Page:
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The bad news for Israel seems to continue almost unabated. Oh, here and there one finds a hard-fought victory, most recently in Palestine’s shameful withdrawal of its demand that FIFA (Fédération Internationale de Football Association; International Federation of Association Football) vote on expelling Israel for its various crimes against Palestinian soccer, and the decision of United Nations Secretary-General Ban Ki-Moon to omit the Israeli terrorist organization known as the IDF (Israel Defense Forces) from the U.N. list of violators of children’s rights. The former action was accomplished with furious efforts by Israel; the latter, with the usual complicity of the United States. But the bad news outweighs the good, and these small victories may be short-lived. After all, Mahmoud Abbas won’t be the puppet-head of the Palestinian Authority forever, and U.S. influence, at least in terms of support for Israel, seems to be on the wane.
When Israeli Prime Minister Benjamin Netanyahu stated unequivocally during his recent re-election campaign that there would never be an independent Palestine while he was Prime Minister, there was as subtle shift in the international chess game. This caused even President Barack Obama, the somewhat obstreperous pet of Mr. Netanyahu, but the pet nonetheless, to express more displeasure with Israel than any sitting president in history.
Indicating that Israel could always count on a U.S. veto at that U.N. as long as the farce of negotiations, and the lip- service Israel played to a two-state solution, continued, he said that with Mr. Netanyahu’s dismissal of that fairy tale, the U.S. would have to ‘re-evaluate’ its relationship with Israel. If the efforts of U.S. Ambassador to the United Nations Susan Rice to prevent the U.N. from naming Israel to the disgraceful list of violators of children’s rights is any indication, such a re-evaluation has not yet occurred.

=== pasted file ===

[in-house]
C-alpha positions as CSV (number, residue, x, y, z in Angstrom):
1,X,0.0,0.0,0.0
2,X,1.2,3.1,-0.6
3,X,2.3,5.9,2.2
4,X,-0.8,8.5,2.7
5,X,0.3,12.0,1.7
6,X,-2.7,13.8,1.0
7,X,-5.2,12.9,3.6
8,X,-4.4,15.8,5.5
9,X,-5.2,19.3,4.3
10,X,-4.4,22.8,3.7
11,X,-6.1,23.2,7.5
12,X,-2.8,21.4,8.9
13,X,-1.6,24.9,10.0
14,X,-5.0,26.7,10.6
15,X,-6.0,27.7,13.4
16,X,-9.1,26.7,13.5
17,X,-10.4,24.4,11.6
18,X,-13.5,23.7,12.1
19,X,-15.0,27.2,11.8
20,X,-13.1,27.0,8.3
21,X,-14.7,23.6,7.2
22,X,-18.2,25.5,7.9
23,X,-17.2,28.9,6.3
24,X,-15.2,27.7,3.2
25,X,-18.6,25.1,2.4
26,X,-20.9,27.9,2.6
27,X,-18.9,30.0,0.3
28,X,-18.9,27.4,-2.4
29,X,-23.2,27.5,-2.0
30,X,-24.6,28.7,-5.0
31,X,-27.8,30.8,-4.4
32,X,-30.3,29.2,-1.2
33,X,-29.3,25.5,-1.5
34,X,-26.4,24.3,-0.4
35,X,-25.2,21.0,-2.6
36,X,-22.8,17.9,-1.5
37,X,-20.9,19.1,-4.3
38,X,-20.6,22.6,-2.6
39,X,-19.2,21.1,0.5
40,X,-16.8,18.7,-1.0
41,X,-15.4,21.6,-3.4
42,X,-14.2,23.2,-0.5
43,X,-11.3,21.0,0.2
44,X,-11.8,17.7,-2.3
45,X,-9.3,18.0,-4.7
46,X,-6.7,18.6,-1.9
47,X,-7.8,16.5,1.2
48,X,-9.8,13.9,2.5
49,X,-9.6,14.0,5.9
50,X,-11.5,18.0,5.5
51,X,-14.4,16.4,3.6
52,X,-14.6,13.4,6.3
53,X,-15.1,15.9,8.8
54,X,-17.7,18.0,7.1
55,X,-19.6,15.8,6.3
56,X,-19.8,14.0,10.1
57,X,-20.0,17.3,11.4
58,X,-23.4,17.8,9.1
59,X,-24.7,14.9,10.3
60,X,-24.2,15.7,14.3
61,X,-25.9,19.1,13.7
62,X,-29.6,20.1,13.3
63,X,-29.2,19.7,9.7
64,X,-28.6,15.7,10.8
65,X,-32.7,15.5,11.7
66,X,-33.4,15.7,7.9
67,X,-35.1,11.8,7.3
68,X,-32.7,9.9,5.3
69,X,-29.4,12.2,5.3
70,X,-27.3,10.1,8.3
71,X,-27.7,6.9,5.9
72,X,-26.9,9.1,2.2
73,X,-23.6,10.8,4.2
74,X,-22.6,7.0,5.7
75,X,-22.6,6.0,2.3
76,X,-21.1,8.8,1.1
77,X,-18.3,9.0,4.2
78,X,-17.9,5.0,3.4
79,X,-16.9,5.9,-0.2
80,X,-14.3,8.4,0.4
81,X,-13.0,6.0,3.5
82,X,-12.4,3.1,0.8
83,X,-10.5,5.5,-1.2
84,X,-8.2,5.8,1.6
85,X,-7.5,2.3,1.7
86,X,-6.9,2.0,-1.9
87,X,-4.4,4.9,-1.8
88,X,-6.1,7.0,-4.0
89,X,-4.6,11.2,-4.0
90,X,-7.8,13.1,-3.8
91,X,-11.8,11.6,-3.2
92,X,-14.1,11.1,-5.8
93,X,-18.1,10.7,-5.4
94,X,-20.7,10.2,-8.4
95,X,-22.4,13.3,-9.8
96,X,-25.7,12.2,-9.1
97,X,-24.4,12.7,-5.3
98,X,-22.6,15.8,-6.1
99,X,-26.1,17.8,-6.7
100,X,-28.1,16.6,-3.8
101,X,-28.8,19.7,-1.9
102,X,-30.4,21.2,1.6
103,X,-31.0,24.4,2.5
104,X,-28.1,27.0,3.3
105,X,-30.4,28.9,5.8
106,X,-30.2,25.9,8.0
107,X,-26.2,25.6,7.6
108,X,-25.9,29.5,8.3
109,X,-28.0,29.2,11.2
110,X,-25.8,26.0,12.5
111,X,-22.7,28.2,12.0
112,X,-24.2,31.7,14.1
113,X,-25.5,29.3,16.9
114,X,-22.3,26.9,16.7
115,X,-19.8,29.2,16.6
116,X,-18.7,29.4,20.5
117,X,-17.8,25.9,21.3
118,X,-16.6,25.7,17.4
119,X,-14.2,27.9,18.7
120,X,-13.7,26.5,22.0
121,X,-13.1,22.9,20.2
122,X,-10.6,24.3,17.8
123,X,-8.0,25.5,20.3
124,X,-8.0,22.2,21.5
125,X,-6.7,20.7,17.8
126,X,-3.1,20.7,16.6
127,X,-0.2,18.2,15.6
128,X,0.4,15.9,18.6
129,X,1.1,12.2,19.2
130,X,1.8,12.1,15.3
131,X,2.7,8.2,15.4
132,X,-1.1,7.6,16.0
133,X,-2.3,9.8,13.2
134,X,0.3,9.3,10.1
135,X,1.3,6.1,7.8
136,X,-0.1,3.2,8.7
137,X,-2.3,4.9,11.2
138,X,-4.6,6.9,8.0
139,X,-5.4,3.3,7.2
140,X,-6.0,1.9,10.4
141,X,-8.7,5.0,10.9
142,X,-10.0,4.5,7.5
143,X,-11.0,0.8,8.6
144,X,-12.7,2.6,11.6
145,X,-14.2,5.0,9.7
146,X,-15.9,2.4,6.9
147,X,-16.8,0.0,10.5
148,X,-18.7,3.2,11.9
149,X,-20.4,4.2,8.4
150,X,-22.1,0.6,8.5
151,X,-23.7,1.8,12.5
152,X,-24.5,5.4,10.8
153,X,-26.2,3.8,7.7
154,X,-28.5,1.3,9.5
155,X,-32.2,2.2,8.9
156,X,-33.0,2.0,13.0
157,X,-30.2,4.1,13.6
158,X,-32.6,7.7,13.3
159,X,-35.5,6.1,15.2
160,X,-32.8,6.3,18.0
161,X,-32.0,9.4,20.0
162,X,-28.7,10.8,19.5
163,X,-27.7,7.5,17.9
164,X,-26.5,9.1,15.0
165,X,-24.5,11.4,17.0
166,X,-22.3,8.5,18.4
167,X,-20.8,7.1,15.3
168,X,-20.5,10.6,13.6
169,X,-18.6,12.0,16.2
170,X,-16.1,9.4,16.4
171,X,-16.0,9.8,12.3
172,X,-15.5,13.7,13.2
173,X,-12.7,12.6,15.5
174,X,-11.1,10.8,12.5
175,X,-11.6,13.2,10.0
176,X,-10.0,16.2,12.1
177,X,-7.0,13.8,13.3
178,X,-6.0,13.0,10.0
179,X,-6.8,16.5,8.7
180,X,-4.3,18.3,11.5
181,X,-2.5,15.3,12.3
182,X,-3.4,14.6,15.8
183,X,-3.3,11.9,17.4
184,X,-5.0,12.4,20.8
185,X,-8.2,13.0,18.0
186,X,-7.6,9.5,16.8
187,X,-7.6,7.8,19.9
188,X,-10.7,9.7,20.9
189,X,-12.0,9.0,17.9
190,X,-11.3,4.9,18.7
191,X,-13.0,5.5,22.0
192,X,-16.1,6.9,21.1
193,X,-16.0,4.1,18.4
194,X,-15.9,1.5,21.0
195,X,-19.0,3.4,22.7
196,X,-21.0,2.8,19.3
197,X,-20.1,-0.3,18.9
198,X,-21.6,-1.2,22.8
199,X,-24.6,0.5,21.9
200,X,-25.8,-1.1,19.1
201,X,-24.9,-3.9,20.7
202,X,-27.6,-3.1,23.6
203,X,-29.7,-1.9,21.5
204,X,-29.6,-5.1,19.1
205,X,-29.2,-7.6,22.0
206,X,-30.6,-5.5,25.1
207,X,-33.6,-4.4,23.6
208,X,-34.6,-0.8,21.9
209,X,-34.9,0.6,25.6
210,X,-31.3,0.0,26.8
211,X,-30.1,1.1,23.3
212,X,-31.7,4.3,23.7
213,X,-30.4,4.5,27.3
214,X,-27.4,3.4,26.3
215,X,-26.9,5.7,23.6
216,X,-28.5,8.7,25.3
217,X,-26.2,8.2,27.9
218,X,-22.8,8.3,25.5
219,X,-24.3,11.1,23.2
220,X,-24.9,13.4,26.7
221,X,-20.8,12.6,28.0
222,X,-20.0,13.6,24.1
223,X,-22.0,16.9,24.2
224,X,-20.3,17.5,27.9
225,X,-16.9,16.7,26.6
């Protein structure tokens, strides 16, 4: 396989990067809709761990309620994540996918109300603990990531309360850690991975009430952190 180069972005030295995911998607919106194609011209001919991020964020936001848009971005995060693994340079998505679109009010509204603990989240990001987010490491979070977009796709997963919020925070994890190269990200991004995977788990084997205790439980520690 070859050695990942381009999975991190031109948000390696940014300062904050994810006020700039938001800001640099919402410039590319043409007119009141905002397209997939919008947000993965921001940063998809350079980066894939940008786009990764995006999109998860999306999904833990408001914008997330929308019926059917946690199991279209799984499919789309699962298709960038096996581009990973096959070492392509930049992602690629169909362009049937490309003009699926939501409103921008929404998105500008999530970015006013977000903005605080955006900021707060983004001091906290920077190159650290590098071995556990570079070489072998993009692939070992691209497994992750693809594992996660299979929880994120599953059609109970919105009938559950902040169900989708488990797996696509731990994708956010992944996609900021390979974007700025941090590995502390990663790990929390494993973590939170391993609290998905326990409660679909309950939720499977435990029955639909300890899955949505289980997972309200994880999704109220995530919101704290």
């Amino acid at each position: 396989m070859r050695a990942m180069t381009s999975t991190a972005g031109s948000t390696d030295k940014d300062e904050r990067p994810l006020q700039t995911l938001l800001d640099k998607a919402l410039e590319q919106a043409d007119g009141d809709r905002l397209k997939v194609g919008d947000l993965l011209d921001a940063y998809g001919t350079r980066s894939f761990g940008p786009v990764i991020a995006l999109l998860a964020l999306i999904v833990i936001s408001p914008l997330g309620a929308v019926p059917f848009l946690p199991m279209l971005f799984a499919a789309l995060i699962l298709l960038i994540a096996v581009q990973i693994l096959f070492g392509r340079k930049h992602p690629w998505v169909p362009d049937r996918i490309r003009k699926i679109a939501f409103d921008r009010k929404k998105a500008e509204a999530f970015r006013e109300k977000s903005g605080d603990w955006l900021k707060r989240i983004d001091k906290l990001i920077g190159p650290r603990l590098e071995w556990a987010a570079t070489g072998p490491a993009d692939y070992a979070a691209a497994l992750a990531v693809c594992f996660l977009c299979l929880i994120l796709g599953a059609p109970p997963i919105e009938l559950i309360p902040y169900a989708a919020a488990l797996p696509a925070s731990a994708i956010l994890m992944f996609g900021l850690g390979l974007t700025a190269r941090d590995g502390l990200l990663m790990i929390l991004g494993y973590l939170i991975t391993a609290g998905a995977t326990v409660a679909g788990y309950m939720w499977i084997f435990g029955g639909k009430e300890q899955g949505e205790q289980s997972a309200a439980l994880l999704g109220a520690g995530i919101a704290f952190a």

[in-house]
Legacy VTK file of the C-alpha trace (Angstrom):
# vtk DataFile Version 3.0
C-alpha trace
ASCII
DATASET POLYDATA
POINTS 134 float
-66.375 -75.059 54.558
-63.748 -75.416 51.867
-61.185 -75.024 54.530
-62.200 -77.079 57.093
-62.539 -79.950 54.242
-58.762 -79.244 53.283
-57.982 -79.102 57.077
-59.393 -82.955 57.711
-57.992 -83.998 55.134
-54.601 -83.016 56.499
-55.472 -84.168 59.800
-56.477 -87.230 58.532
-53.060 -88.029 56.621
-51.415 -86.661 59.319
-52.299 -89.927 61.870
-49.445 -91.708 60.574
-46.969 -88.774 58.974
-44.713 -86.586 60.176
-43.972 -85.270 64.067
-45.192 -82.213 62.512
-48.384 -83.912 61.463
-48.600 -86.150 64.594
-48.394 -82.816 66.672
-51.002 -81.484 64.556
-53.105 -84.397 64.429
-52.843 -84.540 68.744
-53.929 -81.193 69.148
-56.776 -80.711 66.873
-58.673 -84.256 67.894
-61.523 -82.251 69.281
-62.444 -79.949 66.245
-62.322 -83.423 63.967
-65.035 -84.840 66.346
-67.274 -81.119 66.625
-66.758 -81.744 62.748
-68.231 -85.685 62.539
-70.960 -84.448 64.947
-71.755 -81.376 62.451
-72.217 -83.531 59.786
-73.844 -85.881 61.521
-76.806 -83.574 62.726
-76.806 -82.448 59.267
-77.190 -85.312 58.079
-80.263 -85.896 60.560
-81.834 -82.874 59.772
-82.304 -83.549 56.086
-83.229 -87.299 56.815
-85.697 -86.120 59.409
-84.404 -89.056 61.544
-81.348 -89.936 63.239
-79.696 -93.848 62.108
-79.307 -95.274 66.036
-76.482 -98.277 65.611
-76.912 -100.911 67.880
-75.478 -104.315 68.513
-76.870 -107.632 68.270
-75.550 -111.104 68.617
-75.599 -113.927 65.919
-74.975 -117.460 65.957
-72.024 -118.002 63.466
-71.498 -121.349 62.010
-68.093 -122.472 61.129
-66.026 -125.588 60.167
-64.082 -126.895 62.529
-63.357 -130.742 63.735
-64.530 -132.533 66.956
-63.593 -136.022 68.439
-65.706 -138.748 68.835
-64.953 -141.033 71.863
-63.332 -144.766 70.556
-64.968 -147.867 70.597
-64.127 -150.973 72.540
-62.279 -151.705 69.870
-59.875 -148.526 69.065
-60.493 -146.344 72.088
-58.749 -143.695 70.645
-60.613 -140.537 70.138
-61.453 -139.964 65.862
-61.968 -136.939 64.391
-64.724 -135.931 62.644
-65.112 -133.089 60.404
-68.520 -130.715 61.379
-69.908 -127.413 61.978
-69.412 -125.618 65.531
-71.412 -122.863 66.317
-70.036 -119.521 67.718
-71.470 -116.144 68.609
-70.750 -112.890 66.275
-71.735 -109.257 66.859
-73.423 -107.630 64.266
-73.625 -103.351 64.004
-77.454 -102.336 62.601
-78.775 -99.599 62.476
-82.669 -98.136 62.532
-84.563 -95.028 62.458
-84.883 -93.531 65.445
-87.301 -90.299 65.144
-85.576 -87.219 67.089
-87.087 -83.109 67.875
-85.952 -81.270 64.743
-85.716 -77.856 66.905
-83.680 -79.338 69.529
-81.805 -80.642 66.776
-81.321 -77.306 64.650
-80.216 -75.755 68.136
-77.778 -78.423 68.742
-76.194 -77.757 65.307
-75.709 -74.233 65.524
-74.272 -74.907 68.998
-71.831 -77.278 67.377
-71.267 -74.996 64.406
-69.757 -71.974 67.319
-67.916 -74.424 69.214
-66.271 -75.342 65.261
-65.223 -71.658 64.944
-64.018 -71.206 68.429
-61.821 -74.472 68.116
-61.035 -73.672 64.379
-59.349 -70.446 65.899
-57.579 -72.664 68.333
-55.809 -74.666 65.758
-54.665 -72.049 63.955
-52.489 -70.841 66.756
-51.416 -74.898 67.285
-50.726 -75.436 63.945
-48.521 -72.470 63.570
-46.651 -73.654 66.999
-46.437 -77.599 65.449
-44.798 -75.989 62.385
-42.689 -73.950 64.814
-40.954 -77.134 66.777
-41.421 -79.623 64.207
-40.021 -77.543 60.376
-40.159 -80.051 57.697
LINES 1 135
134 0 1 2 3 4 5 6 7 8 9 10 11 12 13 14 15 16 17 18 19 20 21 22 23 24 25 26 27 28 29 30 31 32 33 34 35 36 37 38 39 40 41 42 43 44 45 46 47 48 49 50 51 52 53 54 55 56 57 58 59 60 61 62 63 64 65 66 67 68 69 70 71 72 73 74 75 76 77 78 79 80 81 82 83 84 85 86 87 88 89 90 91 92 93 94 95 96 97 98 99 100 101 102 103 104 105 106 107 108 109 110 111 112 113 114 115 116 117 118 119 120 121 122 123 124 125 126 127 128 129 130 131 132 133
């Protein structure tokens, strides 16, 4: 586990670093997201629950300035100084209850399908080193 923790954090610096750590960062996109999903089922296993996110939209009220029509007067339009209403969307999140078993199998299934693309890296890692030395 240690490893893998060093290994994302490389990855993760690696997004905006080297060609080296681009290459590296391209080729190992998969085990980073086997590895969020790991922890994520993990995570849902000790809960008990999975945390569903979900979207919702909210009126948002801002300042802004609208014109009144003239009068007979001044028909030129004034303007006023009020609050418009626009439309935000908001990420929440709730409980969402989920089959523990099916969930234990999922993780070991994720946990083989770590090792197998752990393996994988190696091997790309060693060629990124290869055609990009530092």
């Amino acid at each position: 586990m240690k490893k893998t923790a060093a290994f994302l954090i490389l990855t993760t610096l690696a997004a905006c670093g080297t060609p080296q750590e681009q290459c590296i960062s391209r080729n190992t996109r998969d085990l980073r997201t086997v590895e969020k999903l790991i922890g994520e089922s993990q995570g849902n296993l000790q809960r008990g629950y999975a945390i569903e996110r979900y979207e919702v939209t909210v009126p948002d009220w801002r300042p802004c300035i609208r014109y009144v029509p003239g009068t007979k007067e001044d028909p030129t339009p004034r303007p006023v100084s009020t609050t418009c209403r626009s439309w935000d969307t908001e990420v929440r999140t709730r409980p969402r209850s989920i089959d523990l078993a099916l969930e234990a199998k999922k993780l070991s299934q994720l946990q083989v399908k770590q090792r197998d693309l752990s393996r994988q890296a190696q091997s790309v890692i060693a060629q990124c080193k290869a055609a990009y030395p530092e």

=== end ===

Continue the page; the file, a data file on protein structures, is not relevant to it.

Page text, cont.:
But even as the U.S. closes its eyes to horrific human rights violations, and funds the nation that perpetrates them, the rest of the world is paying attention. In a meeting with Czech Foreign Minister Lubomir Zaoralek, the Israeli Prime Minister was clear. Said he: “Justice and freedom for the Palestinians are incompatible with the existence of the State of Israel.” One learns two important facts from this statement:
* The U.S. was either fooled by, or complicit in, Israel’s sham of negotiations with Palestine. One is not sure which is worse: that a major world power could be so tricked by Israel, or that it knew all along that negotiations were merely a cover for continued land theft.
* Netanyahu believes that regardless of what he says or does, the U.S. and the rest of the world will not intervene.
This is not a new concept. During the term of U.S. President Ronald Reagan, after Israel soundly rejected a peace proposal recommended by the U.S., the U.S. immediately expedited the delivery of 75 F-16 fighter jets to Israel. As an Israeli journalist commented at the time: “One may say no to America, and still get a bonus”. After 51 days of genocide in Gaza in the summer of 2014, Israel received U.S. assistance in avoiding being included on an embarrassing U.N. list, in addition to another $1.9 billion in military aid. So, the Israeli Prime Minister has strong evidence to support his belief that he can do as he chooses on the international stage.
Mr. Zaoralek was not so sanguine. In a radio interview regarding his meeting with Mr. Netanyahu, he said this:
“If the building of settlements continues on the territories that fall under Palestinian autonomy, and on which no decision has been made that they should belong to Israel … it is actually a direct torpedoing of this process, [namely] the formation of two independent states.”
And in remarks directly made to Netanyahu, he was succinct: